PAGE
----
What is postmodern music and how does it differ from earlier styles, including modernist music? What roles have electronic technologies and sound production played in defining postmodern music? Has postmodern music blurred the lines between high and popular music? Addressing these and other questions, this ground-breaking collection gathers together for the first time essays on postmodernism and music written primarily by musicologists, covering a wide range of musical styles including concert music, jazz, film music, and popular music. Topics include: the (...) importance of technology and marketing in postmodern music; the appropriation and reworking of Western music by non-Western bands; postmodern characteristics in the music of Górecki, Rochberg, Zorn, and Bolcom, as well as Björk and Wu Tang Clan; issues of music and race in such films as The Bridges of Madison County, Batman, Bullworth, and He Got Game; and comparisons of postmodern architecture to postmodern music. Also includes nine musical examples. (shrink)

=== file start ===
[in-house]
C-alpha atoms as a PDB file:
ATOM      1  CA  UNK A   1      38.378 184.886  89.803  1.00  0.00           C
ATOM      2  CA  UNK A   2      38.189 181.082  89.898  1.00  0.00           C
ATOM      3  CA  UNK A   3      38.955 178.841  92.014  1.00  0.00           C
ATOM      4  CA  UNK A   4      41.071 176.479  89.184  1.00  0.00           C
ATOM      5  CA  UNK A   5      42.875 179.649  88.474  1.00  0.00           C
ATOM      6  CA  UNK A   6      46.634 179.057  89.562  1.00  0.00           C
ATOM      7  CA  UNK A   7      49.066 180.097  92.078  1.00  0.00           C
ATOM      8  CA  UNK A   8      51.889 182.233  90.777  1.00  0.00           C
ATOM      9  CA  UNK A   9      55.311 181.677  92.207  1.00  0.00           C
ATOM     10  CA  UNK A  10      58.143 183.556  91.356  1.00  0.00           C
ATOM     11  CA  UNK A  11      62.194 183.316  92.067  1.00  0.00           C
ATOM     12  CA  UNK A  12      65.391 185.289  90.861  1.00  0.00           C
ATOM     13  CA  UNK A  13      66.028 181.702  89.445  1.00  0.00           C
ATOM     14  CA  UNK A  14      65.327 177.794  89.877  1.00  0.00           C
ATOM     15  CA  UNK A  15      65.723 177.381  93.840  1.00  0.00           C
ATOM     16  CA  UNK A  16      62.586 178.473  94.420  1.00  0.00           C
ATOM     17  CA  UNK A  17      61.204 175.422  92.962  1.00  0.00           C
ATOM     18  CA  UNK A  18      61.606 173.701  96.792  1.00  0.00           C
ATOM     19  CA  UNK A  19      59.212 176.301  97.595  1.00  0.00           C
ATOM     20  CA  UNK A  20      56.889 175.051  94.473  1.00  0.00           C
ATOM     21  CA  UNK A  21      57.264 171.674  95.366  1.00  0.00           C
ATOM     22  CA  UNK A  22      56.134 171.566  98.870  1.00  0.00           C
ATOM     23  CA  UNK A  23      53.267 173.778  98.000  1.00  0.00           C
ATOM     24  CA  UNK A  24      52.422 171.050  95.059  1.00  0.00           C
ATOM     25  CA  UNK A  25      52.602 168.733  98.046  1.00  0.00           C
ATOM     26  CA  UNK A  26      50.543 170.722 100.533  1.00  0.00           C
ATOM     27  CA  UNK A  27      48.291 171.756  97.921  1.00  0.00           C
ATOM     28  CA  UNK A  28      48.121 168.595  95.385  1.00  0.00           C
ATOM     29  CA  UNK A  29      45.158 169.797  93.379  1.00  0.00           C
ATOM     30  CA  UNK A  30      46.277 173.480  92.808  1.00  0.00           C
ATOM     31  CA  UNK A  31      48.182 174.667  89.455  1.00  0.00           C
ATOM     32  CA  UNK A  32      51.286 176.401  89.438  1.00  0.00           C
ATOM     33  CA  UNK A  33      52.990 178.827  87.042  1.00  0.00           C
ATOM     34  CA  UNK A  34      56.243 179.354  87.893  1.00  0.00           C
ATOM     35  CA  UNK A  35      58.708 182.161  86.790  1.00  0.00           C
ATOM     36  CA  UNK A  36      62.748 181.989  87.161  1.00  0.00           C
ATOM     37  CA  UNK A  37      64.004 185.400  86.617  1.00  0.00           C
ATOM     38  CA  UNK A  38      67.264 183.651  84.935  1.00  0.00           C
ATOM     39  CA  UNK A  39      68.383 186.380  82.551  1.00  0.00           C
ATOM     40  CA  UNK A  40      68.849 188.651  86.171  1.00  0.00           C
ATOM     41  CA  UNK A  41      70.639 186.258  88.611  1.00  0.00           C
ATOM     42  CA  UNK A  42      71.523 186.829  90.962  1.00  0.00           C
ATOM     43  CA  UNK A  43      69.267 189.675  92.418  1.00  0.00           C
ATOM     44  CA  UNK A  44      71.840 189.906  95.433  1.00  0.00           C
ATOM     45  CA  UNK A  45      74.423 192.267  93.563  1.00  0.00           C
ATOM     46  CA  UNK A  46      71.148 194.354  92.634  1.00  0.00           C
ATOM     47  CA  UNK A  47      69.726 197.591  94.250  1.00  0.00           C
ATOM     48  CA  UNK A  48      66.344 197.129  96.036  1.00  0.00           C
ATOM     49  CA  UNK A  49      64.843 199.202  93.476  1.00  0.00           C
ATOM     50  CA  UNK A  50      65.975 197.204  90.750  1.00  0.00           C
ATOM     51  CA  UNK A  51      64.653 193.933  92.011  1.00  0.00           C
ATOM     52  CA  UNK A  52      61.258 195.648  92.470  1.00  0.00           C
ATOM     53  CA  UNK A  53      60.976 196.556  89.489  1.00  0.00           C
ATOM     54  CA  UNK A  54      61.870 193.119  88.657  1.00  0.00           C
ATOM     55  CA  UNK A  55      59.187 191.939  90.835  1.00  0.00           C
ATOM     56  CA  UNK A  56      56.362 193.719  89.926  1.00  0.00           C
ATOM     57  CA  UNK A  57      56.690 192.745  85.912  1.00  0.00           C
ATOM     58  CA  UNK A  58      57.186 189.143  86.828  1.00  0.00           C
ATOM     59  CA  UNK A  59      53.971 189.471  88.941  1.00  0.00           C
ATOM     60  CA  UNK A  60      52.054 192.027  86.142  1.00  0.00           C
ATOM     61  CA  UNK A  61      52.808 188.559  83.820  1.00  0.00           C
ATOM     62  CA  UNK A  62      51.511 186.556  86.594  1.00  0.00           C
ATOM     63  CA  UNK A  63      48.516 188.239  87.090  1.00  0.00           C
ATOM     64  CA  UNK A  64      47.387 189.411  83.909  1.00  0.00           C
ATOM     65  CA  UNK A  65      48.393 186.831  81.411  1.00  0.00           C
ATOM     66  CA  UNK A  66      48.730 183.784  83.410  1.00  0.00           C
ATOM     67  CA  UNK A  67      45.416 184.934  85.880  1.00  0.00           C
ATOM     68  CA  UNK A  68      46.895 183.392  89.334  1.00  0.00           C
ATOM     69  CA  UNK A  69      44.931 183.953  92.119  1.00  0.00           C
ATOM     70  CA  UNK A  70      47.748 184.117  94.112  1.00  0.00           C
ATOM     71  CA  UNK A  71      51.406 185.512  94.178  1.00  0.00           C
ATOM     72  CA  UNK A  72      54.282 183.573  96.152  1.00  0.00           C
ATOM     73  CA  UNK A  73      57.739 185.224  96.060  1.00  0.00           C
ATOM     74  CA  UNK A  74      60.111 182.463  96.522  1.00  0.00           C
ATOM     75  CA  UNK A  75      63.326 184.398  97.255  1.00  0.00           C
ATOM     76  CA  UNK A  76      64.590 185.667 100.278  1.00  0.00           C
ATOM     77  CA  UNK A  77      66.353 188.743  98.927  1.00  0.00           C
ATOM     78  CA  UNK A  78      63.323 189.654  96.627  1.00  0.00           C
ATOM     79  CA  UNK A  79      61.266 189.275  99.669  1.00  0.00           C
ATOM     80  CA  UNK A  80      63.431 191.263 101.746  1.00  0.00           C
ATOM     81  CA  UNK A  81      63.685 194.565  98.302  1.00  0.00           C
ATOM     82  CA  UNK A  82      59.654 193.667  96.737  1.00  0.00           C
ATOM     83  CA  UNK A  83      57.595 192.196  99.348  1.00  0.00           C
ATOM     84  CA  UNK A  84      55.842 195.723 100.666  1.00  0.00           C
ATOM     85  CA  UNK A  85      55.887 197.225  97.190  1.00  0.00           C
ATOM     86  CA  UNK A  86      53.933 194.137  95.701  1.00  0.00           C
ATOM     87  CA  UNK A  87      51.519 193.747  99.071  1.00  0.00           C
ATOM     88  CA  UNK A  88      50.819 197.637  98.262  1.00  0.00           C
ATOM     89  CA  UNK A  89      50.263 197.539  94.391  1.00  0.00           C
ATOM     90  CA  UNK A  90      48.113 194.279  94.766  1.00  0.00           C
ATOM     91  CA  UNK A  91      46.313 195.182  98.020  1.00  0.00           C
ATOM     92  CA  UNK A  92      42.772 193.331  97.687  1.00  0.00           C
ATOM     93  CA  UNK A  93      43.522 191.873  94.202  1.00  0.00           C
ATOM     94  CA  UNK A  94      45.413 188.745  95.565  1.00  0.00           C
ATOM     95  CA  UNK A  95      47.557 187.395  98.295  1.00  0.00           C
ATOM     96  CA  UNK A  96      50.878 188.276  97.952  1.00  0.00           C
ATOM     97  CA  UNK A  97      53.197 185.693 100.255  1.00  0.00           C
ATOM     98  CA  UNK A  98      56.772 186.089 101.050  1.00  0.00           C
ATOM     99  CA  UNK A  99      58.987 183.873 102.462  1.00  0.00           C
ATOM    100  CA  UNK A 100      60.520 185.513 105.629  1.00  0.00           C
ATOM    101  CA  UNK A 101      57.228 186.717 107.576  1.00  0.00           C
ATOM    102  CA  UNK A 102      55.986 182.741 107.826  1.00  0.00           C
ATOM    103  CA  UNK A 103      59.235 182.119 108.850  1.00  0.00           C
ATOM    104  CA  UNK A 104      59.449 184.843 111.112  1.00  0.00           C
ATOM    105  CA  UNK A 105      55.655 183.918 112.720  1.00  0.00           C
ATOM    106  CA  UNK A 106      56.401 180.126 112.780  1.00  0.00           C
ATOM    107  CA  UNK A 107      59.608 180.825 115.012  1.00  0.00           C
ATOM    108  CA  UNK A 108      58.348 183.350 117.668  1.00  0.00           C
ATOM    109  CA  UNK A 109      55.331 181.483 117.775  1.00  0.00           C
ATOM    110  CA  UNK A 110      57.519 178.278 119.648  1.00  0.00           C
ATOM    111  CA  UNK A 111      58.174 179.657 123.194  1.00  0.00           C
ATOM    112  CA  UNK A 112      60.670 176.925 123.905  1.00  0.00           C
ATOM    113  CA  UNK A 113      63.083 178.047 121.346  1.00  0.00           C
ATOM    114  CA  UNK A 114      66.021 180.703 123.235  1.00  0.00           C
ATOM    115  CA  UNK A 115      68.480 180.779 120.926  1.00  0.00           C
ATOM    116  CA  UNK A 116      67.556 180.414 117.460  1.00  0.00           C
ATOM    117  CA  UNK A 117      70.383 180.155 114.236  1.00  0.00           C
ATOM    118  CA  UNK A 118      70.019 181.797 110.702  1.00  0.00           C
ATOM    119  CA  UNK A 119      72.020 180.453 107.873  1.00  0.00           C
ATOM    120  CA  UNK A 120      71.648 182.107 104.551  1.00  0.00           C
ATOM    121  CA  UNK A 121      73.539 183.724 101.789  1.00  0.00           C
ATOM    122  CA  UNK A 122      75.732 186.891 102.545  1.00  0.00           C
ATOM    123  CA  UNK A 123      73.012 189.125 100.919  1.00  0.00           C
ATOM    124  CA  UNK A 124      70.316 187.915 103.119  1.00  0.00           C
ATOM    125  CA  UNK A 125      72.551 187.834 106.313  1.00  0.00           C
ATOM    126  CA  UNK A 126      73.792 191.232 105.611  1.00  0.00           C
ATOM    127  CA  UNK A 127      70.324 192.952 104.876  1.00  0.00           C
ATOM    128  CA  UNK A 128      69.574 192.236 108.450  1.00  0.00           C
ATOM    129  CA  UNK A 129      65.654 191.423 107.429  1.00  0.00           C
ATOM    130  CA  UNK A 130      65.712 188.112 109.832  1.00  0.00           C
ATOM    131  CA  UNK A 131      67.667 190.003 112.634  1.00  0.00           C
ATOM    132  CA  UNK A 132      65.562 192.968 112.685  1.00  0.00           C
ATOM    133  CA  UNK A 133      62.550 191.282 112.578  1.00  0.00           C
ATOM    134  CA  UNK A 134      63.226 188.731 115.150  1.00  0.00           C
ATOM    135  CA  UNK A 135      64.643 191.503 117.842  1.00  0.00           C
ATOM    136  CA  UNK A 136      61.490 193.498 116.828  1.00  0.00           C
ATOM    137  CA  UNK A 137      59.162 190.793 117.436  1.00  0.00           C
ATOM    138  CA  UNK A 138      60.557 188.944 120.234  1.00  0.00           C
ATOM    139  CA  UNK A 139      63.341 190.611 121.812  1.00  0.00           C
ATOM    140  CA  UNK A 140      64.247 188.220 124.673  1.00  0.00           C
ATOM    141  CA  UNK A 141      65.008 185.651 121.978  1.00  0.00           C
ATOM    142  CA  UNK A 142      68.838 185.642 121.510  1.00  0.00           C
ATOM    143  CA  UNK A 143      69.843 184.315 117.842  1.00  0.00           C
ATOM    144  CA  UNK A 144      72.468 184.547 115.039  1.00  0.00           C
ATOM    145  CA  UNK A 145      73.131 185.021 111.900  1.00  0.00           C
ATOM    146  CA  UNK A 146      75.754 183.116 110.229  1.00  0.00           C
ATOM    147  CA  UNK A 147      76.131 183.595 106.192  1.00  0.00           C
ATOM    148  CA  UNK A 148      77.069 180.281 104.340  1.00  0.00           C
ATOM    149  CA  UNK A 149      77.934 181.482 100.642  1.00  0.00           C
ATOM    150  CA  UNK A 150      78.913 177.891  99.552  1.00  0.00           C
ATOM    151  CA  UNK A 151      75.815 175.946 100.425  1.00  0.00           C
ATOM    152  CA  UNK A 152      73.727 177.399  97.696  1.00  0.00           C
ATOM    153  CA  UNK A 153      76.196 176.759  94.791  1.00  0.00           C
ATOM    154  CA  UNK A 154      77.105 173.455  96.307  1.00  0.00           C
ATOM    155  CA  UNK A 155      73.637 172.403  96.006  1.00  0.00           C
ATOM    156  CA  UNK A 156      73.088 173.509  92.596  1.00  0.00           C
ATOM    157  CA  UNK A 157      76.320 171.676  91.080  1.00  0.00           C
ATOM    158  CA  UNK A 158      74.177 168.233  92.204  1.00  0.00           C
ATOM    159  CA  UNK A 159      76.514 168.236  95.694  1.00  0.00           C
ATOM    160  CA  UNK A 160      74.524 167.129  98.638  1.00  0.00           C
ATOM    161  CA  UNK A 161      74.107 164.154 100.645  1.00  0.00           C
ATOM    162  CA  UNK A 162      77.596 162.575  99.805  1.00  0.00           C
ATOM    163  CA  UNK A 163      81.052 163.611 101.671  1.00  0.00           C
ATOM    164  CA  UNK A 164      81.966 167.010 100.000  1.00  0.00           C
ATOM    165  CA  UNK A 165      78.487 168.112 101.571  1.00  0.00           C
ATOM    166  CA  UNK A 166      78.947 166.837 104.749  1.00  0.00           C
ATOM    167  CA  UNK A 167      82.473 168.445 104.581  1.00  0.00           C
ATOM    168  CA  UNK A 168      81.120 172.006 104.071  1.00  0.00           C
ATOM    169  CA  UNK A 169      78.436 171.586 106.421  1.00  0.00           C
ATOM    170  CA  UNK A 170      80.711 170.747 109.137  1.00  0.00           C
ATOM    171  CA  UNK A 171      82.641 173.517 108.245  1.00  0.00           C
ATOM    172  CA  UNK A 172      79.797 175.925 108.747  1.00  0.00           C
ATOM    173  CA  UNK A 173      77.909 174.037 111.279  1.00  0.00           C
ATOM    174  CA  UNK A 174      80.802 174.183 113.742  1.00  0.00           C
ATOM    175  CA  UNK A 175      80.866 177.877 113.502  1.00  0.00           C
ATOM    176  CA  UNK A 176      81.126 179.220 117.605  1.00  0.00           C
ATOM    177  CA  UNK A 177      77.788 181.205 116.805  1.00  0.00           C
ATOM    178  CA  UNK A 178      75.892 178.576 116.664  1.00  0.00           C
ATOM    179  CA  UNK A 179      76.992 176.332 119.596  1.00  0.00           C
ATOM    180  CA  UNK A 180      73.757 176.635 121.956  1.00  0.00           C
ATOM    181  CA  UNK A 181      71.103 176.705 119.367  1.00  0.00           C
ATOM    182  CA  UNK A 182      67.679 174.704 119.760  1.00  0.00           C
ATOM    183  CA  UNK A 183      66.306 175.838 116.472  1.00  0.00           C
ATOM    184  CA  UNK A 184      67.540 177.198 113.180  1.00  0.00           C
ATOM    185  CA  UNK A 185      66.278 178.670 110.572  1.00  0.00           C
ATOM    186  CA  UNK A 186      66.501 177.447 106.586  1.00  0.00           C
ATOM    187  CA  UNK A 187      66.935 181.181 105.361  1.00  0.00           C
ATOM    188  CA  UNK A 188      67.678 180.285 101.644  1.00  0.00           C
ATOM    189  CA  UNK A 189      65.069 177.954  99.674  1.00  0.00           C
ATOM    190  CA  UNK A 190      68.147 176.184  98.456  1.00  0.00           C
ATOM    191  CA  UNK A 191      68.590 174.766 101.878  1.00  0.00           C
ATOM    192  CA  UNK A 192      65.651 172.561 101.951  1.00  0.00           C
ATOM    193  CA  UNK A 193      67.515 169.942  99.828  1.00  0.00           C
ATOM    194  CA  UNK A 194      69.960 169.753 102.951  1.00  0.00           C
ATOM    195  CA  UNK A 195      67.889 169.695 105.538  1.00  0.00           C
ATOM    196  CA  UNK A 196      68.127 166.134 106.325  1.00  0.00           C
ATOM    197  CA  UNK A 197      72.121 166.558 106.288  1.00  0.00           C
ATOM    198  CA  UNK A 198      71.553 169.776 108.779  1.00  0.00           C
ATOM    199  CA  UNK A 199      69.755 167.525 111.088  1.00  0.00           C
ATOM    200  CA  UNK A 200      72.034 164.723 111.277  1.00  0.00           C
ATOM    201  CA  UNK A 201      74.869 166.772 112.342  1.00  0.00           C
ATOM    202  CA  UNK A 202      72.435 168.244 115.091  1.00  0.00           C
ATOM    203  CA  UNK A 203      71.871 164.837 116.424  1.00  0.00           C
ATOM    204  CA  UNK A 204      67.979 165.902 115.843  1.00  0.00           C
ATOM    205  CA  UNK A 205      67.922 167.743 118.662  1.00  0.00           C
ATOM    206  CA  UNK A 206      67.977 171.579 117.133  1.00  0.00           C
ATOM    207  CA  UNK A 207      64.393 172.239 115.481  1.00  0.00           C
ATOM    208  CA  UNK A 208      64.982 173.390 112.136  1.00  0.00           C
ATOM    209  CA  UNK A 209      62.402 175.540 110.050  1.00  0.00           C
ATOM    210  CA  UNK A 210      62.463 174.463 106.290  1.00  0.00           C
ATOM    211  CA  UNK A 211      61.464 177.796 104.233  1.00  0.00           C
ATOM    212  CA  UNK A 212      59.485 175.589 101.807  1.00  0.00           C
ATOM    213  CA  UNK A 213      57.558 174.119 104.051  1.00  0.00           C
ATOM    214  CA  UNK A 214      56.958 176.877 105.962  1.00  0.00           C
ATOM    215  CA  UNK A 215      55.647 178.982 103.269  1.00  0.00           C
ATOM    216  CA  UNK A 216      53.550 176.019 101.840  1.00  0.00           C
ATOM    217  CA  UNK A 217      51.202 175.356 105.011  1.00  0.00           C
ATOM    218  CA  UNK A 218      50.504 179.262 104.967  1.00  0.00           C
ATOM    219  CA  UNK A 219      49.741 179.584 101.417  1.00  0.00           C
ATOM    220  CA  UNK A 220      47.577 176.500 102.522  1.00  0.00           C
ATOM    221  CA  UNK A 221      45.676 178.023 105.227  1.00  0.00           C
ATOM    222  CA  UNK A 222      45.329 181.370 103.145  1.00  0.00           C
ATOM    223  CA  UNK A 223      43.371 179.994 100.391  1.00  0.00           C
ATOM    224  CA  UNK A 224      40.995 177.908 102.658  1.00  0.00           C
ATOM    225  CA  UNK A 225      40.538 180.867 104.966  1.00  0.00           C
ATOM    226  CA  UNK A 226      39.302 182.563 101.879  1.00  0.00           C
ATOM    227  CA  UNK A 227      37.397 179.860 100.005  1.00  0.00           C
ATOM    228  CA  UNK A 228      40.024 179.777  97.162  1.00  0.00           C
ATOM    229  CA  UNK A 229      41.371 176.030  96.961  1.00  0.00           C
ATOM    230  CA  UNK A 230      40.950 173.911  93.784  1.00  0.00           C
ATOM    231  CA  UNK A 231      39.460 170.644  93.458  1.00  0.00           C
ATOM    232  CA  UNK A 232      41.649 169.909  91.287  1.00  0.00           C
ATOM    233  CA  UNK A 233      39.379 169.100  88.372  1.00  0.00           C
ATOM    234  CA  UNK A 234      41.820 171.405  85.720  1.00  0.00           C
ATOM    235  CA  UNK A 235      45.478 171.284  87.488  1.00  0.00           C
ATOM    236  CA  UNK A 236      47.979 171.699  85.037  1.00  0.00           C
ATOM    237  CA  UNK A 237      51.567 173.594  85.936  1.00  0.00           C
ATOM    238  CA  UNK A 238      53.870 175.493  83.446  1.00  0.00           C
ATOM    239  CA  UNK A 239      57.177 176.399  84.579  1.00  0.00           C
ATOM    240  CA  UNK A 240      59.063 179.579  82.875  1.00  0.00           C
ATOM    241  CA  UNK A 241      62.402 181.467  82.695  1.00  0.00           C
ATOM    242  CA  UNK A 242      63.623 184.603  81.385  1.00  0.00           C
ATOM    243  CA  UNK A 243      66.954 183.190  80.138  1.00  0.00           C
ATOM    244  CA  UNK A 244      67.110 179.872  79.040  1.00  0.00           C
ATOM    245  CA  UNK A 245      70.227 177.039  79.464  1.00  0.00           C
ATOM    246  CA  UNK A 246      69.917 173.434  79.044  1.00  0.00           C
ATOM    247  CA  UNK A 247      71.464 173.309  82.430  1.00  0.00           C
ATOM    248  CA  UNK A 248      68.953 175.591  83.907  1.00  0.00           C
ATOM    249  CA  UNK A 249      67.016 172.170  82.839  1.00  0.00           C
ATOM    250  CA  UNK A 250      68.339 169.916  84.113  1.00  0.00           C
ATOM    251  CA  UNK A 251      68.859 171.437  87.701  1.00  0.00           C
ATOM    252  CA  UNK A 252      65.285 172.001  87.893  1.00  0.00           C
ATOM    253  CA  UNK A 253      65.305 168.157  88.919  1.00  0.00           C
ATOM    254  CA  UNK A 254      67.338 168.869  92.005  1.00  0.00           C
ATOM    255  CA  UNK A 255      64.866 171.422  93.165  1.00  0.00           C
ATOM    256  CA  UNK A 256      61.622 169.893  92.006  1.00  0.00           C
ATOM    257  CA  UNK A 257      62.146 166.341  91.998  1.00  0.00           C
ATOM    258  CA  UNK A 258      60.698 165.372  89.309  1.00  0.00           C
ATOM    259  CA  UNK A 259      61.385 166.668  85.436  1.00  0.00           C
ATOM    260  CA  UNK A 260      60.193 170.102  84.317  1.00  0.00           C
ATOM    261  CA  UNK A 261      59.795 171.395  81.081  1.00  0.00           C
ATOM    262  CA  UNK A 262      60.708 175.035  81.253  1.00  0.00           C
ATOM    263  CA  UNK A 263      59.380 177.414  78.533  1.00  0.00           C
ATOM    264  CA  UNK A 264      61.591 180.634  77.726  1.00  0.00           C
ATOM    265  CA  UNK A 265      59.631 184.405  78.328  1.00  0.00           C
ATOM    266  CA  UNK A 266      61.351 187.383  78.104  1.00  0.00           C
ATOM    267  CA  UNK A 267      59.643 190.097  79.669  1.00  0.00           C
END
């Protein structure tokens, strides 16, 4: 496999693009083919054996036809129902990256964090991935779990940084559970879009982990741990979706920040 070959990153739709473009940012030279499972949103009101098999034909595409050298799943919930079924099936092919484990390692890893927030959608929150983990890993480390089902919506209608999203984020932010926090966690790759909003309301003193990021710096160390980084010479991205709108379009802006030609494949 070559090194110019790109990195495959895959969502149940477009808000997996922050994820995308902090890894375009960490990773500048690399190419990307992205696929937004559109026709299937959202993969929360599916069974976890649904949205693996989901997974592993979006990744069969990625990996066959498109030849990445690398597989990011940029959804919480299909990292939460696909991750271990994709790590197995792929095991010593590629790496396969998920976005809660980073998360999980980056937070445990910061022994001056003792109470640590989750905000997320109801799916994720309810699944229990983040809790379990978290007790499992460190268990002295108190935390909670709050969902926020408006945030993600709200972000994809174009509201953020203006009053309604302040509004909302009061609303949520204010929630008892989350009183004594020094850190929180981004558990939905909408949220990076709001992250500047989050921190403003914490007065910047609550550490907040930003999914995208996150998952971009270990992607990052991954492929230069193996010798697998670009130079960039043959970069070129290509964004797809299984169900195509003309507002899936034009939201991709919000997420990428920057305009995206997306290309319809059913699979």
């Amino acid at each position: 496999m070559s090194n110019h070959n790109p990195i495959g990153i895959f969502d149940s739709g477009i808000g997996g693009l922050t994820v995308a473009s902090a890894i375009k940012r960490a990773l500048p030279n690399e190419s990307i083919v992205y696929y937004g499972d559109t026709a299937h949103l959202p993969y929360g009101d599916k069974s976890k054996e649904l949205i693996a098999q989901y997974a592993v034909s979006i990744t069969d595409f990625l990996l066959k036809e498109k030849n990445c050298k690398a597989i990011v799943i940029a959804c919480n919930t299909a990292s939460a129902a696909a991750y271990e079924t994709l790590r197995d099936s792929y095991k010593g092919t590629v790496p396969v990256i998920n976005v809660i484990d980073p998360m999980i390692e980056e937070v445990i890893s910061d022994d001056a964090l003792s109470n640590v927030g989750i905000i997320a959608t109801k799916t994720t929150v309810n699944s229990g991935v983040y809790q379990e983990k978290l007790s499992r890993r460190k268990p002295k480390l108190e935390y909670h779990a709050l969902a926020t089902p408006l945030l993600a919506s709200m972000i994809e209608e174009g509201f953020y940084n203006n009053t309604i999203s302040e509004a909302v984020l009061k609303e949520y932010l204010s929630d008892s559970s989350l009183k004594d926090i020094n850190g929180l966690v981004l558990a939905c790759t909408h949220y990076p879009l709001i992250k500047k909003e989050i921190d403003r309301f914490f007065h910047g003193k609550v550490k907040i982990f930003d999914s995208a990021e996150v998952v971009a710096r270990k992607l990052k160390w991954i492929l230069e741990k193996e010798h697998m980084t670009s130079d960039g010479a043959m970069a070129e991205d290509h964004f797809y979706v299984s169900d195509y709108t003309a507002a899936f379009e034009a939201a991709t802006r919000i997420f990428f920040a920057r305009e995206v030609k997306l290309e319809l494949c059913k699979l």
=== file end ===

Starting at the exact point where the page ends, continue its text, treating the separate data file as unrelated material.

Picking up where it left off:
The paper presents the notion of “Spirit of Nature” in Henry More and describes its position within More’s philosophical system. Through a thorough analysis, it tries to show in what respects it can be considered a scientific object and in what respects it cannot. In the second part of this paper, More’s “Spirit of Nature” is compared to Newton’s various attempts at presenting a metaphysical cause of the force of gravity, using the similarities between the two to see this (...) notorious problem of Newton scholarship in a new light. One thus sees that if Newton drew from Stoic and Neo-Platonic theories of aether or soul of the world, we need to fully acknowledge the fact that these substances were traditionally of a non-dualistic, half-corporeal, half-spiritual nature. Both More’s “Spirit of Nature” and Newton’s aether can thus be understood as different attempts at incorporating such a pneumatic theory into the framework of modern physics, as it was then being formed. (shrink)